Zayyar: How did you first become interested in fashion?

Brian:
Growing up in the 90’s in Taiwan, before the internet and social media existed, I got my fashion influence from watching NBA and following hip-hop music/culture and from magazines. When I would visit my Japanese grandma, I would read my older cousins’ Japanese fashion magazines, specifically Mens Non-No and Boon. That’s when I really started getting into sneakers, seeing all the limited Nike colourways that were only available in Japan.

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Zayyar: While growing up through the 90’s were you ever interested in business, entrepreneurship or starting your own brand?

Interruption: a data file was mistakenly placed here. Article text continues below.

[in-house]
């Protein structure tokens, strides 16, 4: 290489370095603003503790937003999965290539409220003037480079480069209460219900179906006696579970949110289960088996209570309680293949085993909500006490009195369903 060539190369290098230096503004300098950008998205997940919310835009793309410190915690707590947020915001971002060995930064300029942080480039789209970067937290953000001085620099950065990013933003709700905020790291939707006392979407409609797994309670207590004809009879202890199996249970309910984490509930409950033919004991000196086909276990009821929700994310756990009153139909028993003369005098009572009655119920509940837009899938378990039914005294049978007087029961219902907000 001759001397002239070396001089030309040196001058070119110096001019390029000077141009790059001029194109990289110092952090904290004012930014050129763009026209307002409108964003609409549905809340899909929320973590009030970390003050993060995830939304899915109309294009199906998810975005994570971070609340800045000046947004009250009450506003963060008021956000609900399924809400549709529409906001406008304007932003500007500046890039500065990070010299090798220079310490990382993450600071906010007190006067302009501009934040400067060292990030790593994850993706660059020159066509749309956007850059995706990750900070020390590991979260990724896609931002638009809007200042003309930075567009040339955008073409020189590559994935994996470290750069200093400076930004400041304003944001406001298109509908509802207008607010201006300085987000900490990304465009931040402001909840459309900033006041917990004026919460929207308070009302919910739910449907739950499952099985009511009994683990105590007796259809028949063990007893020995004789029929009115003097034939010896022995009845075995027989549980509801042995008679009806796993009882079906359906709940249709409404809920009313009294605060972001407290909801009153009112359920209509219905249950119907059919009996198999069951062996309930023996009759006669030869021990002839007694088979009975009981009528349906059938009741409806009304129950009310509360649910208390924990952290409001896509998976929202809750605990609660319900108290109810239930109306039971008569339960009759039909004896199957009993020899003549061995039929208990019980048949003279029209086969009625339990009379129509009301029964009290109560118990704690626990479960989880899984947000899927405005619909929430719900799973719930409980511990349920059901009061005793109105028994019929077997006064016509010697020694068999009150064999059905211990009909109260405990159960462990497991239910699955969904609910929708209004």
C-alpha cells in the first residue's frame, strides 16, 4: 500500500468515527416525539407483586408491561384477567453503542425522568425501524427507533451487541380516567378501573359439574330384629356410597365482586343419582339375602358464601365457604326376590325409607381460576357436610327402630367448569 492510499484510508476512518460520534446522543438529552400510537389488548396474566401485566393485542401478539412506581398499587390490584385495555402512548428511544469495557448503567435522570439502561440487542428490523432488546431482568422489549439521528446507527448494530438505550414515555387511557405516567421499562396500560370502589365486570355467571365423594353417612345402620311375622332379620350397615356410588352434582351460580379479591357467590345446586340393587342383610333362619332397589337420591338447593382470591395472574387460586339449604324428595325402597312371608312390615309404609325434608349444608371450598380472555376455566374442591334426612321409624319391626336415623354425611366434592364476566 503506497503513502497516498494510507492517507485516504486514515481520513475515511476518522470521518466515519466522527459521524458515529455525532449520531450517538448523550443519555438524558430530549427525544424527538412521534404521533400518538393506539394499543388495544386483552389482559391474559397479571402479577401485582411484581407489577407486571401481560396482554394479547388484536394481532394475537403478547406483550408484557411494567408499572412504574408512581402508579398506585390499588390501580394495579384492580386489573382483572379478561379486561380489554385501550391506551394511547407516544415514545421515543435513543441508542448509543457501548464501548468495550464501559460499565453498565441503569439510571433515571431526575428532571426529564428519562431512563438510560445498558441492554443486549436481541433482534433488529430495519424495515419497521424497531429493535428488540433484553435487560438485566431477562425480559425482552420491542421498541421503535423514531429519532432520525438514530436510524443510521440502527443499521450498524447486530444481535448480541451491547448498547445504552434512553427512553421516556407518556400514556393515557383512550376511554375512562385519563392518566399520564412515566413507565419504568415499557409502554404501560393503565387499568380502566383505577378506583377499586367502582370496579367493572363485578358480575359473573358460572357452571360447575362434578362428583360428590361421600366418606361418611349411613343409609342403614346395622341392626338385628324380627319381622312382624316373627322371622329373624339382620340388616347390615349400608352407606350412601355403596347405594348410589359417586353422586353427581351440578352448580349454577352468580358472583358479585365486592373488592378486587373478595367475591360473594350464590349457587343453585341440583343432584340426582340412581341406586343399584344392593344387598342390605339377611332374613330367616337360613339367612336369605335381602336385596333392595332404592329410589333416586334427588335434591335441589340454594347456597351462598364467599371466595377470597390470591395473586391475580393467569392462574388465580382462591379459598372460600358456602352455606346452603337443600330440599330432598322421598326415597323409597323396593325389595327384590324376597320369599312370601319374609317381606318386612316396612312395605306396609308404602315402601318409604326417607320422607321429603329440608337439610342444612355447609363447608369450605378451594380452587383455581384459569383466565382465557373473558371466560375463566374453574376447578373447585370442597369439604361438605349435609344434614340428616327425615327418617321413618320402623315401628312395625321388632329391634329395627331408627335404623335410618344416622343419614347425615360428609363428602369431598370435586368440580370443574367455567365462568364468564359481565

Brian:
No, not at all. I had never imagined I would work in any fashion related businesses, let alone start my own company. Life is definitely not what you expect it to be sometimes.

 
Growing up in the 90’s in Taiwan, before the internet and social media existed, I got my fashion influence from watching NBA and following hip-hop music/culture and from magazines.
— Brian Chen
 
 

Zayyar: So from putting the idea into execution what were some of the first steps you took into action to create the brand?

Brian: Once we decided on the name, I started designing our logo and then the (x) icon (a play on then “multiple” sign) that we use today. I wanted to make sure the logo was not too flashy or trendy. It needed to represent our minimal aesthetic and would translate well onto all of our products as well.

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Zayyar: What were some of the biggest challenges you faced when launching (multee)project?

Brian: